September 2, 2019 • Life for Leaders
Therefore, my dear brothers and sisters, stand firm. Let nothing move you. Always give yourselves fully to the work of the Lord, because you know that your labor in the Lord is not in vain.
Today is Labor Day in the United States. This national holiday, according to the United States Department of Labor, “is a creation of the labor movement and is dedicated to the social and economic achievements of American workers. It constitutes a yearly national tribute to the contributions workers have made to the strength, prosperity, and well-being of our country.”
Ironically, for most Americans, Labor Day is actually a break from labor. Often seen as the end of summer, Labor Day is a holiday in which millions of people flock to beaches, mountains, parks, and other places for rest and recreation. Labor Day, for many of us, is a pleasant “un-labor” day.
In this Life for Leaders devotion, I want to focus on labor, that is, on the work we do. As I was thinking about what to write for today, I was reminded of a verse in Paul’s first letter to the Corinthians: “Therefore, my dear brothers and sisters, stand firm. Let nothing move you. Always give yourselves fully to the work of the Lord, because you know that your labor in the Lord is not in vain” (15:58).
That last line struck my heart: “Your labor in the Lord is not in vain.” Why did I react strongly to this line? Because I have known the fearful feeling that my labor has been in vain. I think of times when my work did not bring the results I had expected, or when those entrusted to my care did not respond to my leadership as I had hoped. I remember when efforts to shape the organization in which I worked seemed fruitless. And, when I’m exhausted by overwork, I can worry that I am simply not making a worthwhile difference through my labor.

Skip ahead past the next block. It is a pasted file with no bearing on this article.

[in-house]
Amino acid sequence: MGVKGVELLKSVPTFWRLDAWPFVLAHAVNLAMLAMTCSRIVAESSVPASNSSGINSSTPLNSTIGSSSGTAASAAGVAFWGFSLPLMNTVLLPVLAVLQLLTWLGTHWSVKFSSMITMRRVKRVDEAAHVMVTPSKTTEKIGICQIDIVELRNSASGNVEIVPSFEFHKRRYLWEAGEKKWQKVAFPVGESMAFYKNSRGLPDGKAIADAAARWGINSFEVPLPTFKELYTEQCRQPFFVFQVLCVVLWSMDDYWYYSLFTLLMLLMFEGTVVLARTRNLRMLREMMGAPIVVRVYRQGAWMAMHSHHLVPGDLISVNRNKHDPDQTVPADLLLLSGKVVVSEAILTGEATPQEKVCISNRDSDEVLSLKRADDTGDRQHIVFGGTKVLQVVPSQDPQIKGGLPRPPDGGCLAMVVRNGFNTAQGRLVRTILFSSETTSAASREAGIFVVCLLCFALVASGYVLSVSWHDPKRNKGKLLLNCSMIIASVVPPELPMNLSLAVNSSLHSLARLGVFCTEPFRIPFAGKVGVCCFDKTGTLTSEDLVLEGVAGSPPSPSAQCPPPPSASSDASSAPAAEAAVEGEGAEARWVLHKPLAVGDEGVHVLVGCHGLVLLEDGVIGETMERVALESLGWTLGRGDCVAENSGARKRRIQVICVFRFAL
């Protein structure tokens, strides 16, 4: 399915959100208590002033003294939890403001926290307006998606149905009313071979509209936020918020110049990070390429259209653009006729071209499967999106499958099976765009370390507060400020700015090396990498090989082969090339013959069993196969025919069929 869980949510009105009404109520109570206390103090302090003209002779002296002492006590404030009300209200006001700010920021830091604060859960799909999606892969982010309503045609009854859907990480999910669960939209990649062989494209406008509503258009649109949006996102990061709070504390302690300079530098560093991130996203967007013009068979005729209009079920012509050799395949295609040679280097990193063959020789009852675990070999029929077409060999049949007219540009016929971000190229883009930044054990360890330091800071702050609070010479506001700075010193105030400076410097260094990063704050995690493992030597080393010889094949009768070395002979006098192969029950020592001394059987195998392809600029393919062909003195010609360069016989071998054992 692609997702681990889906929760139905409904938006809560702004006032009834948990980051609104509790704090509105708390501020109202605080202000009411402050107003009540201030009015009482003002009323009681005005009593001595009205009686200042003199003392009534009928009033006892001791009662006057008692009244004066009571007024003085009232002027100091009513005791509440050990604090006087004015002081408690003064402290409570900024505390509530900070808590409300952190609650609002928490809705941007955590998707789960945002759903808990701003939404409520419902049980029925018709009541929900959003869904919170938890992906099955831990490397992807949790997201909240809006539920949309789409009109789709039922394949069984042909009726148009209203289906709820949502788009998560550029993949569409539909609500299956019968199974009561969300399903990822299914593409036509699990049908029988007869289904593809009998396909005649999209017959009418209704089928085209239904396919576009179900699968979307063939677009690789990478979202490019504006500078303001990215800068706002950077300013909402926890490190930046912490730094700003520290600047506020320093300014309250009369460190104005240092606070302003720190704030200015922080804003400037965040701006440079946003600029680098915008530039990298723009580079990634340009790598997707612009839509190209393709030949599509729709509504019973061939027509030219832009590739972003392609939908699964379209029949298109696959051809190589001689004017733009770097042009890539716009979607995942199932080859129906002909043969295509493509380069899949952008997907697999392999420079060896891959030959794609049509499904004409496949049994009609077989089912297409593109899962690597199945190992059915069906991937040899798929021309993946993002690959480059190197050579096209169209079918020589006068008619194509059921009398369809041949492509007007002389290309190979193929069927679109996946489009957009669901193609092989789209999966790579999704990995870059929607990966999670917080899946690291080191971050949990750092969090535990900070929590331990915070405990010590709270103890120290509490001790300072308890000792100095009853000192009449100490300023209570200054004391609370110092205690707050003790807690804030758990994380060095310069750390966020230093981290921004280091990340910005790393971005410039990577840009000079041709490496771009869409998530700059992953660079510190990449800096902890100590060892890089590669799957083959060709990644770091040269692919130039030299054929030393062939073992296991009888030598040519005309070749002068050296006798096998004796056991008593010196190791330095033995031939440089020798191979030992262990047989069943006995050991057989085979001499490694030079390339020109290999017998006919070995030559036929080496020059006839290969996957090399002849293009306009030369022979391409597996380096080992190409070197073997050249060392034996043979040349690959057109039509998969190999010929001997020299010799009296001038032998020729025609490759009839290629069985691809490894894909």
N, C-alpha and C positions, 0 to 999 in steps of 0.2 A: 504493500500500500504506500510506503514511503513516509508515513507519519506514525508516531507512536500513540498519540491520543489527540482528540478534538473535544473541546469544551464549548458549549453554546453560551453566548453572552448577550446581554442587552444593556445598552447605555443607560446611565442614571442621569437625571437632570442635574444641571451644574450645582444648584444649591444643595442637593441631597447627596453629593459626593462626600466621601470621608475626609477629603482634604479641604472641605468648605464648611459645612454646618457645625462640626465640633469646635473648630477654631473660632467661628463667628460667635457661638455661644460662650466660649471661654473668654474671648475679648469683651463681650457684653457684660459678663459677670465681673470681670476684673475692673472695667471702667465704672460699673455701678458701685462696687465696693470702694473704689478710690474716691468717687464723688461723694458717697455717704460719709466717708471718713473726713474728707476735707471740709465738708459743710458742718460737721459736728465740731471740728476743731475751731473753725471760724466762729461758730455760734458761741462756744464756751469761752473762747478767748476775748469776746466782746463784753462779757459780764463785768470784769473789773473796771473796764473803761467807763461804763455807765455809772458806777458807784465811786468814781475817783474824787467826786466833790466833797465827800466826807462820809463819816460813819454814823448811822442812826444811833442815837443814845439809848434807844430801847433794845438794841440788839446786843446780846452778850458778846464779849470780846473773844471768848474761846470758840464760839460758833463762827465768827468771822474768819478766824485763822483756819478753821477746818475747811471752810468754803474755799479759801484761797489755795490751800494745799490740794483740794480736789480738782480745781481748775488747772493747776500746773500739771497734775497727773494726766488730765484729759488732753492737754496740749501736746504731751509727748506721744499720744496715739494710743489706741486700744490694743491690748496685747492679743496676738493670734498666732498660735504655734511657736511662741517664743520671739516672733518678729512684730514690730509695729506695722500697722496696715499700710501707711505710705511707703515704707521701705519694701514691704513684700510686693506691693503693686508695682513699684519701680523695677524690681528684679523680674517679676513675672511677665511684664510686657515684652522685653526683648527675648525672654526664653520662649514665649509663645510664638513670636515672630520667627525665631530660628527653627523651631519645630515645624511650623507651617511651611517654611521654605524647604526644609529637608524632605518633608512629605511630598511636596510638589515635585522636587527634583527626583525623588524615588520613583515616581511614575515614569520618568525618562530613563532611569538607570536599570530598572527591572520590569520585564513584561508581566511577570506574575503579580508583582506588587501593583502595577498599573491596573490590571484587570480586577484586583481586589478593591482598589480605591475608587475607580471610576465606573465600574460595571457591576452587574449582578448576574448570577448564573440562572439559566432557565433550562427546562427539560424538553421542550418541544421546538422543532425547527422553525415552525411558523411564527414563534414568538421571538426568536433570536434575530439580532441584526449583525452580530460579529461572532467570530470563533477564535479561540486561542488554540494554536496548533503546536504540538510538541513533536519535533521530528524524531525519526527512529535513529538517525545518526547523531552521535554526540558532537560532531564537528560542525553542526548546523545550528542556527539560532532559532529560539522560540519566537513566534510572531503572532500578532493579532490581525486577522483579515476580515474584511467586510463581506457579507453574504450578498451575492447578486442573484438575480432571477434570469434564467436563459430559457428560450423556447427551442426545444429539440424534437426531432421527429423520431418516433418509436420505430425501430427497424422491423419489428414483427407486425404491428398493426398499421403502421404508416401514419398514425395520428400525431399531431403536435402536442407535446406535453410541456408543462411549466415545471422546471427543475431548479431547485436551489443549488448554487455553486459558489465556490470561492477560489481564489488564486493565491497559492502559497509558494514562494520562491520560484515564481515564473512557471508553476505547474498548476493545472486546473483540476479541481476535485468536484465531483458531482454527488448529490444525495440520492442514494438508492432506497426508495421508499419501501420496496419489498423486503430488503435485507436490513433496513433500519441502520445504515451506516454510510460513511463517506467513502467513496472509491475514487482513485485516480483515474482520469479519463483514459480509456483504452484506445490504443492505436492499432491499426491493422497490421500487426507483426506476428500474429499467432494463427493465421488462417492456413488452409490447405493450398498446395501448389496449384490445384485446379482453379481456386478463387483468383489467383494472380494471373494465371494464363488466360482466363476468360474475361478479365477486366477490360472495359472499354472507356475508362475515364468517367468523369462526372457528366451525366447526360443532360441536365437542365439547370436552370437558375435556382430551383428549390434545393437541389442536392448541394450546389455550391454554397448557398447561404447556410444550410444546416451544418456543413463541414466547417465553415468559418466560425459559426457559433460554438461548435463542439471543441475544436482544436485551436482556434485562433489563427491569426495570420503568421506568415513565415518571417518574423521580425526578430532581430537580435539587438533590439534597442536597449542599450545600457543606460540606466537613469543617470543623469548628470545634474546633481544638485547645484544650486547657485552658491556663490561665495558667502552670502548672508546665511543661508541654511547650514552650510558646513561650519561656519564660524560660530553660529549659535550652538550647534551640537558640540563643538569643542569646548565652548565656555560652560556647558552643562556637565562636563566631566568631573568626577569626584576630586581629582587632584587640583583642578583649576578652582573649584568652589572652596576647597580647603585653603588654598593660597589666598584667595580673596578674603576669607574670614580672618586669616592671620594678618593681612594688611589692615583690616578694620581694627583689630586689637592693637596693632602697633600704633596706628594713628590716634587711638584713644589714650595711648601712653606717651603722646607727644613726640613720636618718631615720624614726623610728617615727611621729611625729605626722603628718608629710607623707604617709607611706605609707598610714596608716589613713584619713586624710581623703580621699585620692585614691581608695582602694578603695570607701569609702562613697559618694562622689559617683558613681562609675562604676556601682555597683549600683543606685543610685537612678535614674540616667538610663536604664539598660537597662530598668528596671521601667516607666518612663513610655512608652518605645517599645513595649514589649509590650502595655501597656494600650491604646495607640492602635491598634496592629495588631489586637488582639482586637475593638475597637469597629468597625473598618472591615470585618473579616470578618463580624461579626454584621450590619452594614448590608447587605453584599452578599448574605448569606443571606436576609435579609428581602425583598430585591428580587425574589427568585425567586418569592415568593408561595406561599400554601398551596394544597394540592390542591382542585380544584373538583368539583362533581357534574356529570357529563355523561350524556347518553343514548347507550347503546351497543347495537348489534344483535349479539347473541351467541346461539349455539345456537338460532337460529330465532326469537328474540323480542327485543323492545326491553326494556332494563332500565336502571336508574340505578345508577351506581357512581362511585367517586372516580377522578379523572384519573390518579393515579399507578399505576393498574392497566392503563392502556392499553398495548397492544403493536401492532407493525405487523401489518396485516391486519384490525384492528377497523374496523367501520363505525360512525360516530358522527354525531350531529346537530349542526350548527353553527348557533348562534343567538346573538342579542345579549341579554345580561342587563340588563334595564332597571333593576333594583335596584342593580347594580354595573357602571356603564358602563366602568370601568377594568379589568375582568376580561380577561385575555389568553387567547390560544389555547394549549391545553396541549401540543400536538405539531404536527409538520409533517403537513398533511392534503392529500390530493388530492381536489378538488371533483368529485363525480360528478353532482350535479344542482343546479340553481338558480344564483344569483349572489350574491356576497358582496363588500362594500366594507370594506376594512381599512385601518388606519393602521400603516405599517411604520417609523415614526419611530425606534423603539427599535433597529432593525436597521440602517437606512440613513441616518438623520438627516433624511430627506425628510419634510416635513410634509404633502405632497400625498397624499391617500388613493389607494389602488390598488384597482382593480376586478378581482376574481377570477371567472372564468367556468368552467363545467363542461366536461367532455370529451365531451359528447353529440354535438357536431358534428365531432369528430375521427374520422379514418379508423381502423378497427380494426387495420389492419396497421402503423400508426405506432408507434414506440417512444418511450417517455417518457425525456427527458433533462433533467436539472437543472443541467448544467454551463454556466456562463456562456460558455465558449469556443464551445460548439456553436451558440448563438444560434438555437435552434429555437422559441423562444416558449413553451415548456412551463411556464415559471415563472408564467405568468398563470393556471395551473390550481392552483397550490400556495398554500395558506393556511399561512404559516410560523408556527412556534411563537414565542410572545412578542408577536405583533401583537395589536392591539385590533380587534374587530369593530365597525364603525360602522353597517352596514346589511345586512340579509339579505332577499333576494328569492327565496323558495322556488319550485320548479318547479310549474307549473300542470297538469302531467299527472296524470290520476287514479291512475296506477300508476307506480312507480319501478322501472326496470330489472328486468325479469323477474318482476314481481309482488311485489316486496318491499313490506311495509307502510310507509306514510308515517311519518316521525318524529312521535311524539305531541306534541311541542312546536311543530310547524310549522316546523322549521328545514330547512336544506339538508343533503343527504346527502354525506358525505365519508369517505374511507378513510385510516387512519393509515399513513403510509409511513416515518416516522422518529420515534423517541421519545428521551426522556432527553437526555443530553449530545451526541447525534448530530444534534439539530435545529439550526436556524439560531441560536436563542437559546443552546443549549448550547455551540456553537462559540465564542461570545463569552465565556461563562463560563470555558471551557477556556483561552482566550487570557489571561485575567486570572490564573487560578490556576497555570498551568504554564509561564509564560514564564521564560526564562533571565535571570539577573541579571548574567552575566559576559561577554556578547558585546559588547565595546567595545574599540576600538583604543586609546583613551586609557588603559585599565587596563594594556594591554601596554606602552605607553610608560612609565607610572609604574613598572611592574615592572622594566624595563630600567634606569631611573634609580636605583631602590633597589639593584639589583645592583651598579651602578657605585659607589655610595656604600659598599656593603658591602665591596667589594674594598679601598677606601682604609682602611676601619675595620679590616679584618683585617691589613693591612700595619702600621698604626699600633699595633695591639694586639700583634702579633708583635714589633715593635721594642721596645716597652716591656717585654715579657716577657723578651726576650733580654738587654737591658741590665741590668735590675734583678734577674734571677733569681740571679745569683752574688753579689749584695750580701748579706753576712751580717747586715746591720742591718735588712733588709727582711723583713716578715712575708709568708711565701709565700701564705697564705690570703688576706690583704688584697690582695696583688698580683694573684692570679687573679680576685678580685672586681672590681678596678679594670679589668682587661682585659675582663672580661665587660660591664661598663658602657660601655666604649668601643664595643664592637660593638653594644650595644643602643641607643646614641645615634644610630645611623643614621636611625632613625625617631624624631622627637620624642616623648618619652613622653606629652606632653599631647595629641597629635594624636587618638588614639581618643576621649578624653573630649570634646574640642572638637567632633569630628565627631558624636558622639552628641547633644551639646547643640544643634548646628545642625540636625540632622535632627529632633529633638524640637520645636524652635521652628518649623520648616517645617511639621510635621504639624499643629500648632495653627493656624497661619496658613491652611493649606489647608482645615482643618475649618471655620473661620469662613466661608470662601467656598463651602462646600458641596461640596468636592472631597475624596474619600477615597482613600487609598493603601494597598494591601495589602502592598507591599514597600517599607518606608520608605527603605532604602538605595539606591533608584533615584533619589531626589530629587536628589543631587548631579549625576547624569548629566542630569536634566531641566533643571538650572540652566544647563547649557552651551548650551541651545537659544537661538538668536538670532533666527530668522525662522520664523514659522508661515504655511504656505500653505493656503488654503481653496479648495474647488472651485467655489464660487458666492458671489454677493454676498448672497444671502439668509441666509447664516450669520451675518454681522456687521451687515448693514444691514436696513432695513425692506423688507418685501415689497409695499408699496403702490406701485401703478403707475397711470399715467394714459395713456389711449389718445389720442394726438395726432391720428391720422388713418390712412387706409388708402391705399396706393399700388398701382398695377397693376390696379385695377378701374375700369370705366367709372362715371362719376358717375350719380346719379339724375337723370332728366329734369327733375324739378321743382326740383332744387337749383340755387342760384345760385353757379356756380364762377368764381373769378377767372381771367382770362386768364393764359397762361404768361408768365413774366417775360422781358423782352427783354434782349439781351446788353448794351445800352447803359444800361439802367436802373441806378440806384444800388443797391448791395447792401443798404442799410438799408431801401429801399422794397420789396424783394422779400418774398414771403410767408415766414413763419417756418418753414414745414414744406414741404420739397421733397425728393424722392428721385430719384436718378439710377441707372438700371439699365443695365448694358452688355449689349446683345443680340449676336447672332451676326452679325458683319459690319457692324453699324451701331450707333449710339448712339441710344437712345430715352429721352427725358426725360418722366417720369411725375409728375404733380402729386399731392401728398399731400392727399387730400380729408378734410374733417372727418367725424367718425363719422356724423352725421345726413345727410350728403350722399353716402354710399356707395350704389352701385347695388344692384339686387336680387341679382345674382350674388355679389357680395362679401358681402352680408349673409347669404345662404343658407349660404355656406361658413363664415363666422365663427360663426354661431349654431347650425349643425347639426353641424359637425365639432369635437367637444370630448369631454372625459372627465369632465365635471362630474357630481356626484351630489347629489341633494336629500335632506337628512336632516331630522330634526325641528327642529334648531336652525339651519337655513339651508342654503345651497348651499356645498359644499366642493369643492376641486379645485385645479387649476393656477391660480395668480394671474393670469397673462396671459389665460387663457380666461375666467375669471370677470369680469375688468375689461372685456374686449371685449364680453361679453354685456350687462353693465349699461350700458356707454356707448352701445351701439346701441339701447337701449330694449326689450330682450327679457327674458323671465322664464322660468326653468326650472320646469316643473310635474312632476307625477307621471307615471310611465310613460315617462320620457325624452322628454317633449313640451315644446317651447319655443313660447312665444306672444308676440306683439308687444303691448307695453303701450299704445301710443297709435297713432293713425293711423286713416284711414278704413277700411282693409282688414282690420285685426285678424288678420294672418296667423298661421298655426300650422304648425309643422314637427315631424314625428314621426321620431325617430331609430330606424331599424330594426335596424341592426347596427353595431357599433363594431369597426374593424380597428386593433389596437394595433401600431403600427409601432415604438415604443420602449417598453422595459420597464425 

Perhaps you can relate. Most workers can, in my experience. Even those who mostly love their work can go through seasons of doubt. Yet for all of us there is a promise we can rely on. According to Scripture, we can know that our “labor in the Lord is not in vain.” It might feel in vain. But it is not, in the Lord.
Tomorrow, most of us will return to work. Labor Day will be over, and our ordinary labor will resume. Yet I would like to stick with 1 Corinthians 15:58 for a while longer, working with you on what this verse means to us. How can we know that our labor is not in vain? How can we experience this reality in our daily work? How can we find hope if we’re struggling with hopelessness about our work?
Today, I’d like to encourage you to reflect on 1 Corinthians 15:58, especially the last line. As you prayerfully meditate upon the idea that “your labor in the Lord is not in vain,” you might wish to consider the following questions.
Something to Think About:
When you read “your labor in the Lord is not in vain,” how do you respond? What thoughts come to mind? What feelings?
Do you ever worry that your labor is in vain? If so, when? Why?
What would you like the Lord to teach you about your work through 1 Corinthians 15:58?
Gracious God, thank you for your Word, for speaking to us in ways that expand our minds and touch our hearts. Thank you for the promise of 1 Corinthians 15:58, that our labor in you is not in vain.
Help us, Lord, to discover what this means. If we are feeling that our work is in vain, teach us to see things differently, or help us to consider changes we need to make in our lives. May we learn how to labor “in you” in all that we do. Amen.
Explore more at the Theology of Work Project online commentary: Our Work Is Not in Vain (1 Corinthians 15:58)
Dr. Mark D. Roberts is a Senior Strategist for Fuller’s Max De Pree Center for Leadership, where he focuses on the spiritual development and thriving of leaders. He is the principal writer of the daily devotional, Life for Leaders, and the founder of the De Pree Center’s Flourishing in the Third Third of Life Initiative. Previously, Mark was the Executive Director of the De Pree Center, the lead pastor of a church in Southern California, and the Senior Director of Laity Lodge in Texas. He has written eight books, dozens of articles, and over 2,500 devotions that help people discover the difference God makes in their daily life and leadership. With a Ph.D. in New Testament from Harvard, Mark teaches at Fuller Seminary, most recently in his D.Min. cohort on “Faith, Work, Economics, and Vocation.” Mark is married to Linda, a marriage and family counselor, spiritual director, and executive coach. Their two grown children are educators on the high school and college level.